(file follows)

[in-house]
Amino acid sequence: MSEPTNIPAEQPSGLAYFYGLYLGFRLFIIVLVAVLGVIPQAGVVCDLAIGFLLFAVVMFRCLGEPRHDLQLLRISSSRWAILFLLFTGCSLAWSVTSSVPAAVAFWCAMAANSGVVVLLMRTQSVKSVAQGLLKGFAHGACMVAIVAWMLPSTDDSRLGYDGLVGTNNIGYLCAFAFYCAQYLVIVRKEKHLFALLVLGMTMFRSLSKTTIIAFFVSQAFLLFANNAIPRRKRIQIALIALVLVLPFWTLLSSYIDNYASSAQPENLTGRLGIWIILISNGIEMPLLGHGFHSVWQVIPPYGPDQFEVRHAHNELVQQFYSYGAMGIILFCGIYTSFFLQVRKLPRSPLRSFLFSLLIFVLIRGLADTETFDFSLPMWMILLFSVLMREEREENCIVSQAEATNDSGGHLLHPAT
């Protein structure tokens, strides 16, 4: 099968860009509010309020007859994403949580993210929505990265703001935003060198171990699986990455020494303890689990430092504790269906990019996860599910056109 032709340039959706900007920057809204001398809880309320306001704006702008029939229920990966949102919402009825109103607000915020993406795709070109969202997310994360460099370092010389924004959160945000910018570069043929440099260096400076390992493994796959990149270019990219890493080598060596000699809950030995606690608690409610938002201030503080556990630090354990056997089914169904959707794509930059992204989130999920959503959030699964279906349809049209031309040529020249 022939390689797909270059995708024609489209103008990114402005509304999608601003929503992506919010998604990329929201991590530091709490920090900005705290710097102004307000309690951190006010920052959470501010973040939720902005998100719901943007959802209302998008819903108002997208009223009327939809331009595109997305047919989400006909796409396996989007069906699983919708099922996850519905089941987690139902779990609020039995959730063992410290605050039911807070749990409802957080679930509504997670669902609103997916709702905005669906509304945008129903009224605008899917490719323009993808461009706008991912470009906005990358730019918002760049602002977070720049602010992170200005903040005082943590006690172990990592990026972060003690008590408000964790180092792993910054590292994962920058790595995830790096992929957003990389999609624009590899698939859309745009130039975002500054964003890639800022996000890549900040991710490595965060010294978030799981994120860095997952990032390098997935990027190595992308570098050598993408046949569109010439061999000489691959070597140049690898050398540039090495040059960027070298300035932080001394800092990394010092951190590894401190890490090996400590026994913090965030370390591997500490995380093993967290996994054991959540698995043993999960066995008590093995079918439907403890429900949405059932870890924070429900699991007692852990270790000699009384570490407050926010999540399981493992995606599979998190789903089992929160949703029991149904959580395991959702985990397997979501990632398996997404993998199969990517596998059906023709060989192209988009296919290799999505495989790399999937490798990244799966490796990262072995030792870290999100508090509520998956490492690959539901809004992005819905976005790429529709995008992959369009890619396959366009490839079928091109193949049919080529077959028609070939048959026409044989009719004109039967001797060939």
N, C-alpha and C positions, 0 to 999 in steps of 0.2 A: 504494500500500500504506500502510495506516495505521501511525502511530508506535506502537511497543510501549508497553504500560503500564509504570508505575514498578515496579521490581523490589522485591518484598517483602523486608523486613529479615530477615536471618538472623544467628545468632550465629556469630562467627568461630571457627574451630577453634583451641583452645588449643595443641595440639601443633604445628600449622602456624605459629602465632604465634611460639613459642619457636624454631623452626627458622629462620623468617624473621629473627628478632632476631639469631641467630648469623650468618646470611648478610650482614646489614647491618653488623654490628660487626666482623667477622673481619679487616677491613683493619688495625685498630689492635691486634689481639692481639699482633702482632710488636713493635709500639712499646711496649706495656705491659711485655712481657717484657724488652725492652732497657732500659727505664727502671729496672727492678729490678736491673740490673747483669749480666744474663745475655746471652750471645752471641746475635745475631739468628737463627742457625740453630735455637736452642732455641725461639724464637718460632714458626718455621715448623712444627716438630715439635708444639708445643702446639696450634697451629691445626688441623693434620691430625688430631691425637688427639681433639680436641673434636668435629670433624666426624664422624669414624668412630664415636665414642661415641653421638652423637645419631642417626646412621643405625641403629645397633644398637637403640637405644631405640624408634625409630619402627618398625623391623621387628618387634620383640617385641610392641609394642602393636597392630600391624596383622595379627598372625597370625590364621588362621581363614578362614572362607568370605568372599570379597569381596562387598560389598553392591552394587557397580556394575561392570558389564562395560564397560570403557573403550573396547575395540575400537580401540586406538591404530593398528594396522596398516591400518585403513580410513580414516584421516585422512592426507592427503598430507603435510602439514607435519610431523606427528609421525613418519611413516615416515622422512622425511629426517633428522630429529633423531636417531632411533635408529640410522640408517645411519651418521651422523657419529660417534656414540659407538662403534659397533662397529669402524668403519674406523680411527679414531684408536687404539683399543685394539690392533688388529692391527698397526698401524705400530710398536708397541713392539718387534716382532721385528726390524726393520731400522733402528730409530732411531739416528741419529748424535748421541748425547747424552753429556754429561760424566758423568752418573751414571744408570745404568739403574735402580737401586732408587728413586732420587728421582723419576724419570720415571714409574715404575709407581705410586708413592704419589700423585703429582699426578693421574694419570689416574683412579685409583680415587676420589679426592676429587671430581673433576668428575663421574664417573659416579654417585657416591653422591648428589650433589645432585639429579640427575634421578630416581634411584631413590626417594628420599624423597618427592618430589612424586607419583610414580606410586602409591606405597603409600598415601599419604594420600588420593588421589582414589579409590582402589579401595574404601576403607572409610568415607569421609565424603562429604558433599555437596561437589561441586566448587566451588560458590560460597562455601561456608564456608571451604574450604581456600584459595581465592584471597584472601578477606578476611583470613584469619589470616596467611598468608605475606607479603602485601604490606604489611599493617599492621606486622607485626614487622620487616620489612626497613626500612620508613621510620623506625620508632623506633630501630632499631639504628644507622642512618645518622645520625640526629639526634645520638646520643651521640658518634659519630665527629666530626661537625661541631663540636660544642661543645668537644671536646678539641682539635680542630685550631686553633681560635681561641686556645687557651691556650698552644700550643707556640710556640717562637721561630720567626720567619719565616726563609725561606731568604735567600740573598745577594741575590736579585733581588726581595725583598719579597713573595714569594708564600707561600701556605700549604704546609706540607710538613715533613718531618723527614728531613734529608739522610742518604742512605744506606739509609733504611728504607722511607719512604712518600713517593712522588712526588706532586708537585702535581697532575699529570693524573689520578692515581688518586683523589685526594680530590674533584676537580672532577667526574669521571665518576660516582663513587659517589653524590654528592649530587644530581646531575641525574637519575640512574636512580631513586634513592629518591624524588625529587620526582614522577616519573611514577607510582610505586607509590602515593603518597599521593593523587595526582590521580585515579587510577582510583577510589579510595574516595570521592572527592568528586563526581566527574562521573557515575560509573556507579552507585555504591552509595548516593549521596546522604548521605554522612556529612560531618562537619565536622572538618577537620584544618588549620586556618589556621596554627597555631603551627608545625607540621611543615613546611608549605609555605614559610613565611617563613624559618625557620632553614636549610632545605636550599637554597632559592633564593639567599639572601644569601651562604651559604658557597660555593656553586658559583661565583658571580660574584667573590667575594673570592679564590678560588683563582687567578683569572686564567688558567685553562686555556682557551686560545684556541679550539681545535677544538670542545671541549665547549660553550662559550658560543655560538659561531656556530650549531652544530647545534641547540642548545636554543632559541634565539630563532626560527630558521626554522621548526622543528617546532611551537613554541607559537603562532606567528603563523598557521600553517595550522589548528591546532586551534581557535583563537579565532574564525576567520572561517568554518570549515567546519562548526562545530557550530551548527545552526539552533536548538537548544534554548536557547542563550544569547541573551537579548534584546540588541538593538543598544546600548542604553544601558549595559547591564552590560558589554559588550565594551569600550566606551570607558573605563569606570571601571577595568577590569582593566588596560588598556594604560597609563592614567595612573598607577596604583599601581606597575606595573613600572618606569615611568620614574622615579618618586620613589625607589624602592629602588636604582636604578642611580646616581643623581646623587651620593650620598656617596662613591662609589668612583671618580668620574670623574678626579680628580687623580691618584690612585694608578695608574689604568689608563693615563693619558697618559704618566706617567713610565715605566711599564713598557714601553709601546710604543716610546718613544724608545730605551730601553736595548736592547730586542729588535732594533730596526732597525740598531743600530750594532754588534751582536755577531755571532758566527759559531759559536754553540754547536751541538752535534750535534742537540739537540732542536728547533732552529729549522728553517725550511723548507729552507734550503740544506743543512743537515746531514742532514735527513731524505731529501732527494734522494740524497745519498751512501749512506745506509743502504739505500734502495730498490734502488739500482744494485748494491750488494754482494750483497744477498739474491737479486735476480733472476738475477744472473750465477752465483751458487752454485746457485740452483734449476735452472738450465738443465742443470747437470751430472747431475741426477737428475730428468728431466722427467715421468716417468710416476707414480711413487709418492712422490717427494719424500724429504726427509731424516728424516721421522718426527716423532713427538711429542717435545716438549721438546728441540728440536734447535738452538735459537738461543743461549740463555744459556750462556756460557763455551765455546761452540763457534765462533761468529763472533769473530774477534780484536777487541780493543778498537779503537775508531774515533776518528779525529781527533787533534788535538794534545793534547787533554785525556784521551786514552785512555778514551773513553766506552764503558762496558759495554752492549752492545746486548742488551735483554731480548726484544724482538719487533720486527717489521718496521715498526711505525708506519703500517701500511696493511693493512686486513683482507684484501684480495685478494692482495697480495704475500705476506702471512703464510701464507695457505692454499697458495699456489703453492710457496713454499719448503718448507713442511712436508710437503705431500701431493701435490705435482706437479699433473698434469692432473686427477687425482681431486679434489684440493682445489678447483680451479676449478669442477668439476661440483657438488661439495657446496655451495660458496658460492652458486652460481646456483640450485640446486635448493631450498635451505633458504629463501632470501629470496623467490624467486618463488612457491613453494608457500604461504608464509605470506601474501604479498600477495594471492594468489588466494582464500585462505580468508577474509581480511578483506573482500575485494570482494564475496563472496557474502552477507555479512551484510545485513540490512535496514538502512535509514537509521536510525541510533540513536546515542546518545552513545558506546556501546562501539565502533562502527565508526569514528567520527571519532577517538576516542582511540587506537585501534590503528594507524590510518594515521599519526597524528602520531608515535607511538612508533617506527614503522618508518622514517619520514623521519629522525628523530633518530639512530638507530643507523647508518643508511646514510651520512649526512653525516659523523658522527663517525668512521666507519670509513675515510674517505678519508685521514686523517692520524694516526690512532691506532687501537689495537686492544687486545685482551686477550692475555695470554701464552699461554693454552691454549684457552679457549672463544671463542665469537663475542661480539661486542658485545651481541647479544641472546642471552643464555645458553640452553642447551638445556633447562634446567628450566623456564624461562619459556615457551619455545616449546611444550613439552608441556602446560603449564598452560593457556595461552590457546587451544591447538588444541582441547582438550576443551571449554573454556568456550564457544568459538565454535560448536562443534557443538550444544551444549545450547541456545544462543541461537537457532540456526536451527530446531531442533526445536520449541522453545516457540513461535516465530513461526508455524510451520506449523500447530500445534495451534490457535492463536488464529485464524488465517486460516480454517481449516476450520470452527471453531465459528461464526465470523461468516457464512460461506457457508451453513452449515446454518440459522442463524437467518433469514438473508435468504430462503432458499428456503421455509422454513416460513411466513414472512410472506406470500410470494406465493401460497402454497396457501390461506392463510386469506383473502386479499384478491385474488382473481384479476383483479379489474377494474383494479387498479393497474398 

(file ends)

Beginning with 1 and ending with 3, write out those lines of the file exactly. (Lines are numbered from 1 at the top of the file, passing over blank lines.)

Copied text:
[in-house]
Amino acid sequence: MSEPTNIPAEQPSGLAYFYGLYLGFRLFIIVLVAVLGVIPQAGVVCDLAIGFLLFAVVMFRCLGEPRHDLQLLRISSSRWAILFLLFTGCSLAWSVTSSVPAAVAFWCAMAANSGVVVLLMRTQSVKSVAQGLLKGFAHGACMVAIVAWMLPSTDDSRLGYDGLVGTNNIGYLCAFAFYCAQYLVIVRKEKHLFALLVLGMTMFRSLSKTTIIAFFVSQAFLLFANNAIPRRKRIQIALIALVLVLPFWTLLSSYIDNYASSAQPENLTGRLGIWIILISNGIEMPLLGHGFHSVWQVIPPYGPDQFEVRHAHNELVQQFYSYGAMGIILFCGIYTSFFLQVRKLPRSPLRSFLFSLLIFVLIRGLADTETFDFSLPMWMILLFSVLMREEREENCIVSQAEATNDSGGHLLHPAT
């Protein structure tokens, strides 16, 4: 099968860009509010309020007859994403949580993210929505990265703001935003060198171990699986990455020494303890689990430092504790269906990019996860599910056109 032709340039959706900007920057809204001398809880309320306001704006702008029939229920990966949102919402009825109103607000915020993406795709070109969202997310994360460099370092010389924004959160945000910018570069043929440099260096400076390992493994796959990149270019990219890493080598060596000699809950030995606690608690409610938002201030503080556990630090354990056997089914169904959707794509930059992204989130999920959503959030699964279906349809049209031309040529020249 022939390689797909270059995708024609489209103008990114402005509304999608601003929503992506919010998604990329929201991590530091709490920090900005705290710097102004307000309690951190006010920052959470501010973040939720902005998100719901943007959802209302998008819903108002997208009223009327939809331009595109997305047919989400006909796409396996989007069906699983919708099922996850519905089941987690139902779990609020039995959730063992410290605050039911807070749990409802957080679930509504997670669902609103997916709702905005669906509304945008129903009224605008899917490719323009993808461009706008991912470009906005990358730019918002760049602002977070720049602010992170200005903040005082943590006690172990990592990026972060003690008590408000964790180092792993910054590292994962920058790595995830790096992929957003990389999609624009590899698939859309745009130039975002500054964003890639800022996000890549900040991710490595965060010294978030799981994120860095997952990032390098997935990027190595992308570098050598993408046949569109010439061999000489691959070597140049690898050398540039090495040059960027070298300035932080001394800092990394010092951190590894401190890490090996400590026994913090965030370390591997500490995380093993967290996994054991959540698995043993999960066995008590093995079918439907403890429900949405059932870890924070429900699991007692852990270790000699009384570490407050926010999540399981493992995606599979998190789903089992929160949703029991149904959580395991959702985990397997979501990632398996997404993998199969990517596998059906023709060989192209988009296919290799999505495989790399999937490798990244799966490796990262072995030792870290999100508090509520998956490492690959539901809004992005819905976005790429529709995008992959369009890619396959366009490839079928091109193949049919080529077959028609070939048959026409044989009719004109039967001797060939």